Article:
Spam Should Never Be on Your Email Menu: The Case for Permission Based Email Practices

Louise Armstrong
by Louise Armstrong on September 3, 2014 in Strategy
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Let’s be honest. Mass email blasts have never really worked. If you haven’t defined a goal or found a way to measure effectiveness you may not realize just how little business you get from bulk emailing. In fact, mass emails probably do more to damage email marketing than help. Each time a marketer finds a way around a blocked address, consumers and email service providers put up an even higher fence. email marketing

The consumer now has all the power. It is very easy to:

  • Report email as spam and get you permanently blocked
  • Automatically block email from specific domains and senders
  • Ignore and delete unwanted, unsolicited email

Even with the best email practices 20% of email will still not make it to the box. If you are sending spam, which is what mass emails really are, only about 20% will make it to the box.

  • Use Best Email Practices – 80% delivery rate
  • Send Spam – 20% delivery rate - maybe

That’s a big difference, wouldn’t you agree?

Why Email Recipients Detest SPAM

The definition of spam is “any email sent for commercial purposes without permission from the receiver.”

Spam is a colossal waste of time, space and money. Spam is universally despised because it is usually irrelevant, lacks clarity of purpose, has no call to action, and no way to unsubscribe from the list. By the way, the latter is required by the CAN-SPAM Act of 2003. Violators can and will be blocked from service by your email service provider.

Spam wastes the time of the person who developed and wrote it as well as the time of the receiver who must now deal with it. Open and click-through rates drop like a rock. Recipients become completely unresponsive to you. Not a good way to reach revenue projections.

If you send to a friend, family member or colleague you may be inclined to consider permission to be granted but if you really think about it, those people probably consider all those email offers spam as well.

Opt-In to Permission Based Email Marketing

Opt-in email is any commercial email sent to someone who specifically signed up to receive it. Practicing opt-in mailing provides you with a whole slew of advantages from easier personalization to higher open and click-through rates.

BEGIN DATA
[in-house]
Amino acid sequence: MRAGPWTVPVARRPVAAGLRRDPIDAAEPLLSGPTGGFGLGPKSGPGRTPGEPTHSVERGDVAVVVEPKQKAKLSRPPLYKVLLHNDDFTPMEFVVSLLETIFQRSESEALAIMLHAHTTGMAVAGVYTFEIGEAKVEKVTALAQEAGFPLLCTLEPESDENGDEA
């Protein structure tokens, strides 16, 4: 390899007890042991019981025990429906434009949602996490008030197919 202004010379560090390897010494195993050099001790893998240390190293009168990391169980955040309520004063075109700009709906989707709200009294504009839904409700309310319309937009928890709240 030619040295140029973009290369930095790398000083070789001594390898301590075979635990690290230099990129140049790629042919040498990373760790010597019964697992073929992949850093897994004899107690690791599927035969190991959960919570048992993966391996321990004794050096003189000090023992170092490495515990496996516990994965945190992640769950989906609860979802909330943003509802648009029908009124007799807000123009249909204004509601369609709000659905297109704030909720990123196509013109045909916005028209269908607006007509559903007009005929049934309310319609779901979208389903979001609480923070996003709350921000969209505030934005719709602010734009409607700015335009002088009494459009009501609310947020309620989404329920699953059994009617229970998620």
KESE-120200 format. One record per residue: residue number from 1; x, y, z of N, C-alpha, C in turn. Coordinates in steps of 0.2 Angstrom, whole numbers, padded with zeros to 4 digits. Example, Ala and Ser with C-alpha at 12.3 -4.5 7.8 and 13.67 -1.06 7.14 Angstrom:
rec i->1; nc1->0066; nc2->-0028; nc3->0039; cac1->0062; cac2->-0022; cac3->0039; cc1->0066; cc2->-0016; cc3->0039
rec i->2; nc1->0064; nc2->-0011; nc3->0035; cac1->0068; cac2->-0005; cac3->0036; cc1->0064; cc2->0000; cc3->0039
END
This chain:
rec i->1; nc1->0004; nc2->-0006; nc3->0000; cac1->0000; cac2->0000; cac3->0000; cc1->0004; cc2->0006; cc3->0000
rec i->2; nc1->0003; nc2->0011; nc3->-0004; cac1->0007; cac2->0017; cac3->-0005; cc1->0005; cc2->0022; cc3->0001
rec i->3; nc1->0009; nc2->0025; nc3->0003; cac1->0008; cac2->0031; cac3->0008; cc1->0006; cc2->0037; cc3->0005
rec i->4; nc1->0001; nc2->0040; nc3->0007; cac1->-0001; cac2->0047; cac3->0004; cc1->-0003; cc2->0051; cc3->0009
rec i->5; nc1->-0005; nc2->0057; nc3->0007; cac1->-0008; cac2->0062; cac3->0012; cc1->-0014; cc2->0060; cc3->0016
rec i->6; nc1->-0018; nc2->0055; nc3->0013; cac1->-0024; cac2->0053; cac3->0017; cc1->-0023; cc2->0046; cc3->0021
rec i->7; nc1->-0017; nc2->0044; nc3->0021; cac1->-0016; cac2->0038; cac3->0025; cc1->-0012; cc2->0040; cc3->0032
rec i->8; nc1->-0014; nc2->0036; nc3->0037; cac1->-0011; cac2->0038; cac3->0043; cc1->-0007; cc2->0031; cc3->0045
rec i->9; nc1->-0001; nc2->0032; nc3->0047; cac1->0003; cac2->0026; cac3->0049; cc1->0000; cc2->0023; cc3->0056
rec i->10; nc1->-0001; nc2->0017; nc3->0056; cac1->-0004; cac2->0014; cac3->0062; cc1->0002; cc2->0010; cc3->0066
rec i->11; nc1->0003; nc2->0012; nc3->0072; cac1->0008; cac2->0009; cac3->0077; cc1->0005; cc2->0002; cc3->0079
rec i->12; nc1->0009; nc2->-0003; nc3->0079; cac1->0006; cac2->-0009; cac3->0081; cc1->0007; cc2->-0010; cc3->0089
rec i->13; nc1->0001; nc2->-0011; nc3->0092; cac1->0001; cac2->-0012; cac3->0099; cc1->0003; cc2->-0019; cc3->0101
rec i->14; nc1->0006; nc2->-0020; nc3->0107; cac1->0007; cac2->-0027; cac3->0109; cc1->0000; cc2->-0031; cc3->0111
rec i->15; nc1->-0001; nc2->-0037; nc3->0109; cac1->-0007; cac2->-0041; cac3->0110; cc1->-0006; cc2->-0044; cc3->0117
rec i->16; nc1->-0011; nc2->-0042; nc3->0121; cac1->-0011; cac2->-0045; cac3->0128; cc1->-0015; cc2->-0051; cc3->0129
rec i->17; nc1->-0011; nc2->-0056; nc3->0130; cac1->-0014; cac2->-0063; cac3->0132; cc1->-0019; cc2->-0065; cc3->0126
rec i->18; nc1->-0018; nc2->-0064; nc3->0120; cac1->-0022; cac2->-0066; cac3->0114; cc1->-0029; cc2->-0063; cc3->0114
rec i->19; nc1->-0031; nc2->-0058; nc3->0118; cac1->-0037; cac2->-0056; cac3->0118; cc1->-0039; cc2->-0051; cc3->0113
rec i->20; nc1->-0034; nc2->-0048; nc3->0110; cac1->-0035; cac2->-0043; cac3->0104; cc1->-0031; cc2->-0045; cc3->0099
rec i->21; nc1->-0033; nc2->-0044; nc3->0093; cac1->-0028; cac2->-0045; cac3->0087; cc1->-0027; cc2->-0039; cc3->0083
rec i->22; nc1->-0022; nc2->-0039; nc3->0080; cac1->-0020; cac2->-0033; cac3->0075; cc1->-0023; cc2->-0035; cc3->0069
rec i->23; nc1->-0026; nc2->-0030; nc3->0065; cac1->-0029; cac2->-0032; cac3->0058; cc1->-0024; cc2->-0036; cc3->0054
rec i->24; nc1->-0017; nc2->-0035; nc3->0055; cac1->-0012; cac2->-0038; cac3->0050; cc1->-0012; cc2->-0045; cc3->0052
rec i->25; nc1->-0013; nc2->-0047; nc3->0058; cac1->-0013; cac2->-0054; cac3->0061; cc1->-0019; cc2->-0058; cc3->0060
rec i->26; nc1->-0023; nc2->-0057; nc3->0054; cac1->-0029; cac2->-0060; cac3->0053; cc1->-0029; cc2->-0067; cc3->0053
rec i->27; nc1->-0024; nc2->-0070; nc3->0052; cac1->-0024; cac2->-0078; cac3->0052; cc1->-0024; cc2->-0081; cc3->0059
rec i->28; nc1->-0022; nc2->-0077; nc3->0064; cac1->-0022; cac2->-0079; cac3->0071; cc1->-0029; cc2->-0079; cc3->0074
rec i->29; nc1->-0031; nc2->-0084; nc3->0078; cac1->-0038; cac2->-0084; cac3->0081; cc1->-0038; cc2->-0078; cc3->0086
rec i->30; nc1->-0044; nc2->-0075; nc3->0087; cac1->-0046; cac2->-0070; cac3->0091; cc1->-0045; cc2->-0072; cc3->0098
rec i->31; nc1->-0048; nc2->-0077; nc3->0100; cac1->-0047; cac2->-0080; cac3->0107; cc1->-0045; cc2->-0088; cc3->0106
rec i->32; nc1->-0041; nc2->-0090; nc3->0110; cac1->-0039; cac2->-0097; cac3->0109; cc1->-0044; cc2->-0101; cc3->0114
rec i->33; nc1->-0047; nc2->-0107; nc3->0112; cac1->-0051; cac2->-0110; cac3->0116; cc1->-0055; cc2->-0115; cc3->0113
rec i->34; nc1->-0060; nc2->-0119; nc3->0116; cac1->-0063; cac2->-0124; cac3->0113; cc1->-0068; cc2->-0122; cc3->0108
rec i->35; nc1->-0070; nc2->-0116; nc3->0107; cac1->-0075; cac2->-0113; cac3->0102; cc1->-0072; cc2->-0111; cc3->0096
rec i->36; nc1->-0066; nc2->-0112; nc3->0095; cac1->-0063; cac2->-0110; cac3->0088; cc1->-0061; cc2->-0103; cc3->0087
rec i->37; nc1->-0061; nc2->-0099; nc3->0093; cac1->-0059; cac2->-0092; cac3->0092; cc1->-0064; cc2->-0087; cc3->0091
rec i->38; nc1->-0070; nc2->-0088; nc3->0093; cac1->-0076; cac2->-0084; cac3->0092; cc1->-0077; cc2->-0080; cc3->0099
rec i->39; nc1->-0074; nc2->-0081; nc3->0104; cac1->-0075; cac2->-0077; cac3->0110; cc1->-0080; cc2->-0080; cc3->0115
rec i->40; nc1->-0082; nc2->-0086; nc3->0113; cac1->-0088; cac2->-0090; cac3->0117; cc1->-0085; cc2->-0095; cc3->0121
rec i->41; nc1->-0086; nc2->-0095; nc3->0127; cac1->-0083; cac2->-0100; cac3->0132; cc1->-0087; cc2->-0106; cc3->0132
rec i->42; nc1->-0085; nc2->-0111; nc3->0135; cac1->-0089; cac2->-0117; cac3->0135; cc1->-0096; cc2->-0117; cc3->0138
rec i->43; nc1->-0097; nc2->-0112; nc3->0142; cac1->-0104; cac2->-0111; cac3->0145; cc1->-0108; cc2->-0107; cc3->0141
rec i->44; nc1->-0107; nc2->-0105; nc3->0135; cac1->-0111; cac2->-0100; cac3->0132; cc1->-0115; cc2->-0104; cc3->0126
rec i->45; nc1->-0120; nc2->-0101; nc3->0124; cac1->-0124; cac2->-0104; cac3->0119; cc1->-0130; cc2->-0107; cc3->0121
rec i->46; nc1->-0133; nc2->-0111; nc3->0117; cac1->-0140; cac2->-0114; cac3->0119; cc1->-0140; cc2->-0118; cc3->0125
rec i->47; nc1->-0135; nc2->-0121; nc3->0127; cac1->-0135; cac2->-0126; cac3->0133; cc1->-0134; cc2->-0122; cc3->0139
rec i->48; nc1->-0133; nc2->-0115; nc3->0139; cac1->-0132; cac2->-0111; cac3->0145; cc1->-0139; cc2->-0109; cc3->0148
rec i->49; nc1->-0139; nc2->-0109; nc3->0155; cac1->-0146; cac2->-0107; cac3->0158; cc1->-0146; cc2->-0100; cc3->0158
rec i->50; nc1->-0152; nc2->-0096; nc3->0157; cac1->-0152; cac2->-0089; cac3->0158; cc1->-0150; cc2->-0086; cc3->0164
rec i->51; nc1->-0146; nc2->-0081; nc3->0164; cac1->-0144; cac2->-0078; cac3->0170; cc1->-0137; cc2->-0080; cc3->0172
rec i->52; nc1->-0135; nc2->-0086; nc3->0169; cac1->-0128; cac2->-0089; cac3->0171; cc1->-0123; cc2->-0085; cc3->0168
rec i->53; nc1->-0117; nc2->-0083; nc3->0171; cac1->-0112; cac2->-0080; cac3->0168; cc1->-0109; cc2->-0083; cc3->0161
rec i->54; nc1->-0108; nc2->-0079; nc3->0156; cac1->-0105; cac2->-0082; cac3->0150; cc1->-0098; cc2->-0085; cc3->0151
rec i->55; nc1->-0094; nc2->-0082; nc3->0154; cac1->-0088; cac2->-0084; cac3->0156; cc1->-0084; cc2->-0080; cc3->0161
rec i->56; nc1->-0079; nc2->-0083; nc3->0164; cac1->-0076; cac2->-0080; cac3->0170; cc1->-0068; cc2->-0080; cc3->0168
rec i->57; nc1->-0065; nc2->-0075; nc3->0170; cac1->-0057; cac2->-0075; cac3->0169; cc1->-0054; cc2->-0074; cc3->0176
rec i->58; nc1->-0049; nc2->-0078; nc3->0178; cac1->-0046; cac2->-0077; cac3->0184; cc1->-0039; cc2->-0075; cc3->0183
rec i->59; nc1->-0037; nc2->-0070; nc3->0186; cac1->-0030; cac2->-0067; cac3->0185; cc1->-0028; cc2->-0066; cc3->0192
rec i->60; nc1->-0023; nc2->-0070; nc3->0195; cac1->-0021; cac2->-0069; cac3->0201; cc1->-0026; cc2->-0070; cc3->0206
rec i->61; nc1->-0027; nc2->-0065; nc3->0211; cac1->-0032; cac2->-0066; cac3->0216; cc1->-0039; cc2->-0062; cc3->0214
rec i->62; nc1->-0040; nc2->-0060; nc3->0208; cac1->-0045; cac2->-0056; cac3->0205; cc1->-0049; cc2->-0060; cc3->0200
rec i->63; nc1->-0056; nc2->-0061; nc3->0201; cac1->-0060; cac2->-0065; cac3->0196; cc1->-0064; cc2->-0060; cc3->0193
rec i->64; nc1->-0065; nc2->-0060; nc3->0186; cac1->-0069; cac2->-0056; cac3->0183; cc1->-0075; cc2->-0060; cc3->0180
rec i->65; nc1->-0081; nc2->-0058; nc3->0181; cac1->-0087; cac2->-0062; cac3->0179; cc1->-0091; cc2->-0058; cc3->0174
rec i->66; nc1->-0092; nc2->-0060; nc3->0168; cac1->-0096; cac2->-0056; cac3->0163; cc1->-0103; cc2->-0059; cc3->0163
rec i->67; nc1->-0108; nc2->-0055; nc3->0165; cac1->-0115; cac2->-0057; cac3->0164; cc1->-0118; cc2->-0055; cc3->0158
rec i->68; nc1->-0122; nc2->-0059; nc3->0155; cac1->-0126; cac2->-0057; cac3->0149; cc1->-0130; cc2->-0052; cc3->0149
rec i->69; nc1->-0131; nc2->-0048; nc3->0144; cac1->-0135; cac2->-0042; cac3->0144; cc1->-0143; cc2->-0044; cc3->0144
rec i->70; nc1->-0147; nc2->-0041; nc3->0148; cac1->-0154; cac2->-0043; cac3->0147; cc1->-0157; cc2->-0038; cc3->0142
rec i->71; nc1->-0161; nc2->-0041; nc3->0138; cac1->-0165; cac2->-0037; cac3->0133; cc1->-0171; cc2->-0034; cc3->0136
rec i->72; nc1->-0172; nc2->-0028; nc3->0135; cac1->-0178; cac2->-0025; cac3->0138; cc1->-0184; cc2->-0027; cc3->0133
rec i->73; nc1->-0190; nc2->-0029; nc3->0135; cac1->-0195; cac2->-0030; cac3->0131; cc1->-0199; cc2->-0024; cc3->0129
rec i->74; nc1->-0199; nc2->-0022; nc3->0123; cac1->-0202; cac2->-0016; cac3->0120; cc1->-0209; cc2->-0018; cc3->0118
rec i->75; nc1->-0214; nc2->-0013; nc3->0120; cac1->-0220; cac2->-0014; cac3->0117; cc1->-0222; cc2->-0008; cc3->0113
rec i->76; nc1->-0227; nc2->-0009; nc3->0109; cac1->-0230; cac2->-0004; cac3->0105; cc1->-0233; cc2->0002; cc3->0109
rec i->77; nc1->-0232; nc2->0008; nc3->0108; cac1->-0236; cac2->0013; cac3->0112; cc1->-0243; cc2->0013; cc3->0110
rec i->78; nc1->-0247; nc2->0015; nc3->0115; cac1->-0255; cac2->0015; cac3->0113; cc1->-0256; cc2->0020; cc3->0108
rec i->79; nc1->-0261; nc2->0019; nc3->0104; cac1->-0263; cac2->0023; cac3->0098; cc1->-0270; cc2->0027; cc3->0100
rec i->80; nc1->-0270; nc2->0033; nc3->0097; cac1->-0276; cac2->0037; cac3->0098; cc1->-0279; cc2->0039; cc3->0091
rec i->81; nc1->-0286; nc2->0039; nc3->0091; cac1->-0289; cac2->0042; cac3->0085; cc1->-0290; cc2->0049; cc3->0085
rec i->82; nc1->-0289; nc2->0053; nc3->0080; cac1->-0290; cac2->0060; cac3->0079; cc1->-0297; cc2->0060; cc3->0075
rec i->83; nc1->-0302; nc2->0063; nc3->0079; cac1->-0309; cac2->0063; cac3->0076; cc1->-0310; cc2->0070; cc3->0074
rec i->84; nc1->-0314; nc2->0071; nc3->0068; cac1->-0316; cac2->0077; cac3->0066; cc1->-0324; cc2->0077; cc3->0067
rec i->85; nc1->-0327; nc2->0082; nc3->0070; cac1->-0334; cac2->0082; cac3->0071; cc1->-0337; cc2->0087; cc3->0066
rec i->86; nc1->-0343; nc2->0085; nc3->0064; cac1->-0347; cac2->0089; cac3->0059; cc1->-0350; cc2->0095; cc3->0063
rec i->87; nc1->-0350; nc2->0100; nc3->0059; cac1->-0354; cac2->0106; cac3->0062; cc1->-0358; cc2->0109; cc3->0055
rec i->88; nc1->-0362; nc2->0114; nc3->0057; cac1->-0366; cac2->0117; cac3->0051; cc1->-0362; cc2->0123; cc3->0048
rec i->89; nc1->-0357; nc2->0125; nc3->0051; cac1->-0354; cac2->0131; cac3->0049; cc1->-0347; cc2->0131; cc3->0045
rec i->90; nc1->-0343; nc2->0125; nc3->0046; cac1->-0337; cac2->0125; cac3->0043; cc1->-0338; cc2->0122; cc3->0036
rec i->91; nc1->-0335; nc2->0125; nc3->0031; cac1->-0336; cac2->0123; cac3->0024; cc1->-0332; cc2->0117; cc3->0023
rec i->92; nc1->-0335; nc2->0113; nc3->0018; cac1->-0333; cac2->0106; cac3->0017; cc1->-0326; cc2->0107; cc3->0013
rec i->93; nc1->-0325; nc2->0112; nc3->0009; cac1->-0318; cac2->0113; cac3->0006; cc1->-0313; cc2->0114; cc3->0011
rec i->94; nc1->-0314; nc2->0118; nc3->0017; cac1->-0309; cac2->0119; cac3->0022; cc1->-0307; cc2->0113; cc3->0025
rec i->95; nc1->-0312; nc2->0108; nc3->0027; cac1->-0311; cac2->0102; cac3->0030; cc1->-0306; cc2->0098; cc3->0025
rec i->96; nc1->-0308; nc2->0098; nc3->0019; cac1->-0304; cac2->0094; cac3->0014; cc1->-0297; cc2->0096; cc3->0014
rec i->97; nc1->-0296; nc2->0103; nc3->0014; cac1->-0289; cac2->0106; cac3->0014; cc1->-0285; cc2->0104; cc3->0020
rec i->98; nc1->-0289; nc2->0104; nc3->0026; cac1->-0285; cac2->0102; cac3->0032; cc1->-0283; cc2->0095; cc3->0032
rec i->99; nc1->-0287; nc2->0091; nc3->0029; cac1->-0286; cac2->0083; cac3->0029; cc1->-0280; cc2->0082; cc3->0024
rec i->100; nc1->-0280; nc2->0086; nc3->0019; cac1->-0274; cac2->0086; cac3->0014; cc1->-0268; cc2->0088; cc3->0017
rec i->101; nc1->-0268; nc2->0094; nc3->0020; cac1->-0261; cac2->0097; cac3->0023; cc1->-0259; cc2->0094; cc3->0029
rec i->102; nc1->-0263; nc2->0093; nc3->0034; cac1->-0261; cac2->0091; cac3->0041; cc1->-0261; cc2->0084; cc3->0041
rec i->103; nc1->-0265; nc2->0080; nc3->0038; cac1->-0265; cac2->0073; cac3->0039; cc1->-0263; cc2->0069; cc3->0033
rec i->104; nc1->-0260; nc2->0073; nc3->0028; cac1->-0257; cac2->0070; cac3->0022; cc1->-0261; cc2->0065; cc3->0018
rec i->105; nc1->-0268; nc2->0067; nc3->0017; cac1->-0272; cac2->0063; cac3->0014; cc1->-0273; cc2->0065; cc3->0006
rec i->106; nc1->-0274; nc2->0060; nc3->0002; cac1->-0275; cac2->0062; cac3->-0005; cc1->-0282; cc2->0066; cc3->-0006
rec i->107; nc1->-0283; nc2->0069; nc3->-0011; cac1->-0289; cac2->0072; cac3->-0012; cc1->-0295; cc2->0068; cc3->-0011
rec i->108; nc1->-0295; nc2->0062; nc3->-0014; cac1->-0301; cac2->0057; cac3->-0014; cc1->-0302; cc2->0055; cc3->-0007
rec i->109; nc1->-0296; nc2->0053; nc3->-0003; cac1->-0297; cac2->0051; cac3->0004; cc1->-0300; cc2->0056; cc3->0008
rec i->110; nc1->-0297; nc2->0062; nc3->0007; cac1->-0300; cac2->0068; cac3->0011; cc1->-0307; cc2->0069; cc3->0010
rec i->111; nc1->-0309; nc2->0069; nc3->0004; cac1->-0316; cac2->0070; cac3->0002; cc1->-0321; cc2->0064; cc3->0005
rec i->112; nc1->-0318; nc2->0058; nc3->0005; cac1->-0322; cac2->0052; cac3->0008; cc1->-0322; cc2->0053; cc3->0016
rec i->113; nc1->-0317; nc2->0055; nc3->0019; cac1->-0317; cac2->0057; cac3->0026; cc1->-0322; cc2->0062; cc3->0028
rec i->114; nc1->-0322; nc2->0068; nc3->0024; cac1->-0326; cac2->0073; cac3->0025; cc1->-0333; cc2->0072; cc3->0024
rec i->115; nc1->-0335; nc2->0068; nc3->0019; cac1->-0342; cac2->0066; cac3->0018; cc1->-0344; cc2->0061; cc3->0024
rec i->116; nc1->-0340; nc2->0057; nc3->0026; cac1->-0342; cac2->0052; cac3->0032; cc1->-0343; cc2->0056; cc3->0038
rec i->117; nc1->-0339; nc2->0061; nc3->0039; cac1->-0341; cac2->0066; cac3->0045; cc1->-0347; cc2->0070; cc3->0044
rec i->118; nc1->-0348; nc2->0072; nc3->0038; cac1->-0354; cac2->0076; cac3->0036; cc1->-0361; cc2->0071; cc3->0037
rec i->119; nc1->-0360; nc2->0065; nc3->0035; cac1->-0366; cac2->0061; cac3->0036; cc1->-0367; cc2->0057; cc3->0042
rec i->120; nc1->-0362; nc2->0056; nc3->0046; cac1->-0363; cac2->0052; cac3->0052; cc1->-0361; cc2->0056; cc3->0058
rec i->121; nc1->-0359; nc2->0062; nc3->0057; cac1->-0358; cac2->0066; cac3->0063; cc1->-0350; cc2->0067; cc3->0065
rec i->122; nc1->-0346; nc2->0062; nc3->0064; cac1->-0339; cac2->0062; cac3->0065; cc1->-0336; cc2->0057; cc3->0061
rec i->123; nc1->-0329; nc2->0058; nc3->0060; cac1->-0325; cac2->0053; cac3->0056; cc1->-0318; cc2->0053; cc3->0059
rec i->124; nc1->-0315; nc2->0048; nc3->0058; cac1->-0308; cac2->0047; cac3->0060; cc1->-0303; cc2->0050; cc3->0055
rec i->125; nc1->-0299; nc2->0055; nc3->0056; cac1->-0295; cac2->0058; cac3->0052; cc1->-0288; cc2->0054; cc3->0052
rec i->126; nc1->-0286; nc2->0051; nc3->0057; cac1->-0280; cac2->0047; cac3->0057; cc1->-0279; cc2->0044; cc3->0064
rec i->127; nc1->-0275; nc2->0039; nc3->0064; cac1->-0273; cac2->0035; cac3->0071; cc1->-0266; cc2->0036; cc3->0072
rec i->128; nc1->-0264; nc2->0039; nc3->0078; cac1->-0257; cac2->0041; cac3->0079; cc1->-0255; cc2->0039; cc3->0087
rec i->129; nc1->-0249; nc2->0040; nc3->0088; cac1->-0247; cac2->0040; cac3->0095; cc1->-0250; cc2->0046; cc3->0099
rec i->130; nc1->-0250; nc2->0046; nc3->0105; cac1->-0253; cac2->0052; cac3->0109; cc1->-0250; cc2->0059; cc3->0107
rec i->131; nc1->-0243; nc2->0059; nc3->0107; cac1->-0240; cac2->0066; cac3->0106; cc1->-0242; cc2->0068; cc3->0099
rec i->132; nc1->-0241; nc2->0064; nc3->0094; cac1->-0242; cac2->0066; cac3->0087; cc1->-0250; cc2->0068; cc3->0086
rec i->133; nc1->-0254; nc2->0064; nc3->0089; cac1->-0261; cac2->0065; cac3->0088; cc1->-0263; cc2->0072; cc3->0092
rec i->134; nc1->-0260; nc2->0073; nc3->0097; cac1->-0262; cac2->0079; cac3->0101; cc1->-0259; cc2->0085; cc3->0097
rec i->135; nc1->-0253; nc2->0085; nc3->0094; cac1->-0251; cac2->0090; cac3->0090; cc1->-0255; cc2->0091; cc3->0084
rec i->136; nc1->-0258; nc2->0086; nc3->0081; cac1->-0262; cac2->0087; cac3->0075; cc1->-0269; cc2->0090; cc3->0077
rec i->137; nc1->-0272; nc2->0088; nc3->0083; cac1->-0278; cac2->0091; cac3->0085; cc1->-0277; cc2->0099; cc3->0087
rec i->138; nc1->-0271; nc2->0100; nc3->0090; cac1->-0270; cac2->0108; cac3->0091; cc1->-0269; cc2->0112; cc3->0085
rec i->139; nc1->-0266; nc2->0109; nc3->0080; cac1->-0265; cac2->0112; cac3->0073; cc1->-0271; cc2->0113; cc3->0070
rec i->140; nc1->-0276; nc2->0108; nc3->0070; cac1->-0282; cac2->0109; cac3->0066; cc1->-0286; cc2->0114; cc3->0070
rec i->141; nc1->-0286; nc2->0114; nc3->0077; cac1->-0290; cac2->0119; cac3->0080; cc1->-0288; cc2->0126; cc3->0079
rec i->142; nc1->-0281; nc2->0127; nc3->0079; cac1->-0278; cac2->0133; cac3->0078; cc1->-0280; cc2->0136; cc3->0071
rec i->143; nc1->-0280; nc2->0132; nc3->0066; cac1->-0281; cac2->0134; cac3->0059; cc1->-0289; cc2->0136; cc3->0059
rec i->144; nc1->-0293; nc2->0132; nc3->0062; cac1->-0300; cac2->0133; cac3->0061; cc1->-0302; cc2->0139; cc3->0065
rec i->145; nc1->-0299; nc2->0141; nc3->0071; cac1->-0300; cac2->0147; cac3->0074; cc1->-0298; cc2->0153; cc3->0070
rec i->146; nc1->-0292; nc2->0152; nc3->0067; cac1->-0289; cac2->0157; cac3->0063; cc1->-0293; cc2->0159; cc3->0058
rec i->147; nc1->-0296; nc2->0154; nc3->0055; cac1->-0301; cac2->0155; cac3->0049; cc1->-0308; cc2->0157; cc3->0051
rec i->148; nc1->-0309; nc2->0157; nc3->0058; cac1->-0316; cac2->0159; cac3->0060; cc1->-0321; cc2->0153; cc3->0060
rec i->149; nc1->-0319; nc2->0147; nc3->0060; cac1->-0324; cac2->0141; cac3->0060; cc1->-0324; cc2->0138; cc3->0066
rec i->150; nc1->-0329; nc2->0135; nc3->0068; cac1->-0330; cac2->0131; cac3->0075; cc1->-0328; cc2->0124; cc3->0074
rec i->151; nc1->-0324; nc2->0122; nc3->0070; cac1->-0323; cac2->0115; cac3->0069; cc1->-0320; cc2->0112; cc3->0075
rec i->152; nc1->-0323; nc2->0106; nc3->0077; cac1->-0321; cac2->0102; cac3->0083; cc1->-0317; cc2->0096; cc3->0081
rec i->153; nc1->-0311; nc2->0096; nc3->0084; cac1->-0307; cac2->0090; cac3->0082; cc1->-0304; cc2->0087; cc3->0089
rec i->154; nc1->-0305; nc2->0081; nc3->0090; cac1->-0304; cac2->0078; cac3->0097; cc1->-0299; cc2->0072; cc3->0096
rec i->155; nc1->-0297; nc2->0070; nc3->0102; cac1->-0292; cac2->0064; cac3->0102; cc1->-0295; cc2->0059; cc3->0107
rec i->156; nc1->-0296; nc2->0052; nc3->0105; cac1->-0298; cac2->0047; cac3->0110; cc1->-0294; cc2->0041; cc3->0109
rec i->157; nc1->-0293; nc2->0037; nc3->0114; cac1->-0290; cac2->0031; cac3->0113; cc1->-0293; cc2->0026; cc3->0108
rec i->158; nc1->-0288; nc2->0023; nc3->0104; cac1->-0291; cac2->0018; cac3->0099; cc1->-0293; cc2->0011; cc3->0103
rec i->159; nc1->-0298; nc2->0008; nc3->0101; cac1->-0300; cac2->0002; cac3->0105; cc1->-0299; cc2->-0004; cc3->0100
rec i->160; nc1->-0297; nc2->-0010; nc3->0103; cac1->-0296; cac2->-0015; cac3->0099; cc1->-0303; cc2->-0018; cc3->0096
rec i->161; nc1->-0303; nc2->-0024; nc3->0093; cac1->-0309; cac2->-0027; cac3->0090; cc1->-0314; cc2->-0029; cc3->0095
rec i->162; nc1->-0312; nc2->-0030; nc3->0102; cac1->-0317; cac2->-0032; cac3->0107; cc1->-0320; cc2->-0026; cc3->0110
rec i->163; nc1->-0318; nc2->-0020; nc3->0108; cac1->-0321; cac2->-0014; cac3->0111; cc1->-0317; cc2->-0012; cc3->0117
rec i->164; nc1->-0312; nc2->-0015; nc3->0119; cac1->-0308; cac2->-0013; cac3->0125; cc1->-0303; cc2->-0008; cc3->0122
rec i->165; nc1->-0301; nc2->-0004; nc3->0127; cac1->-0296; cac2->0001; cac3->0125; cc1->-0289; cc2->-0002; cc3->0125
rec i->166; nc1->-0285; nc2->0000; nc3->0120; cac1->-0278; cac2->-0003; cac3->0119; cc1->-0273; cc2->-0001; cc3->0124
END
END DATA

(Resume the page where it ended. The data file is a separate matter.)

You are now sending email people actually want and you have proof of permission to market to them. This can be the start of a beautiful relationship based on trust. You are showing customers you respect their privacy and you are protecting email marketing from the digital circular file.

Better yet, you can create micro-targeted emails and drip campaigns while saving time and money for further email marketing. Your email metrics will show that product interest is soaring and sales will rise along with it.

Tips for Successful Opt-In Email Campaigns

Define Goals

If you don’t have goals you can’t measure your effectiveness. Are you trying to educate, introduce new products or renew a relationship? Is your goal to develop more leads or is it to increase sales?

Create the Opt-In

Opting in requires a conscious action on the part of the customer. Make sure to provide sign-up forms on your website pages, on the transaction page and at events such as webinars and trade shows. Ask for email addresses when someone downloads a white paper or other collateral. Generate lists from newsletter sign-ups and or offer discounts in exchange for permission to email.

 Avoid These Subject Line Gaffes

  • Don’t forget to include your company name
  • Don’t create a subject line longer than 55 characters
  • Don’t use the words free, credit, offer, or “act now”

Provide a Call to Action

Without a CTA the customer is just left hanging. A call to action provides a nudge in the direction you want them to take: signing up for an event, downloading a white paper or ebook, requesting a case study or signing up for a newsletter. Just like landing pages, emails need calls to action to spur interaction and engagement while showing thought leadership and thoughtfulness for the customer.

A Word about the CAN-SPAM Act of 2003

Here is a direct quote from the FTC about the financial penalties of running afoul of the act:

“Each separate email in violation of the CAN-SPAM Act is subject to penalties of up to $16,000.”

That is a nice chunk of change. For a smaller business, this could mean the difference between solvency and bankruptcy.

In short, spam is bad news and a waste of time and money. By practicing opt-in emailing you will have explicit permission to send email to someone who is genuinely interested in what you have to offer. Opt-in email helps you more closely target your marketing and provides the best leads for your business.

Mass email is, at best, an ineffective method of marketing and, at worst, a potential source of financial ruin. Going for opt-in will save you money and your customer time while growing your business more efficiently and with customer-friendly service.

Louise Armstrong

Louise Armstrong

Louise is a Senior Digital Strategist at Bonafide. A pop-culture addict with a passion for all things digital. She's Scottish by birth, but don't ask if she likes haggis...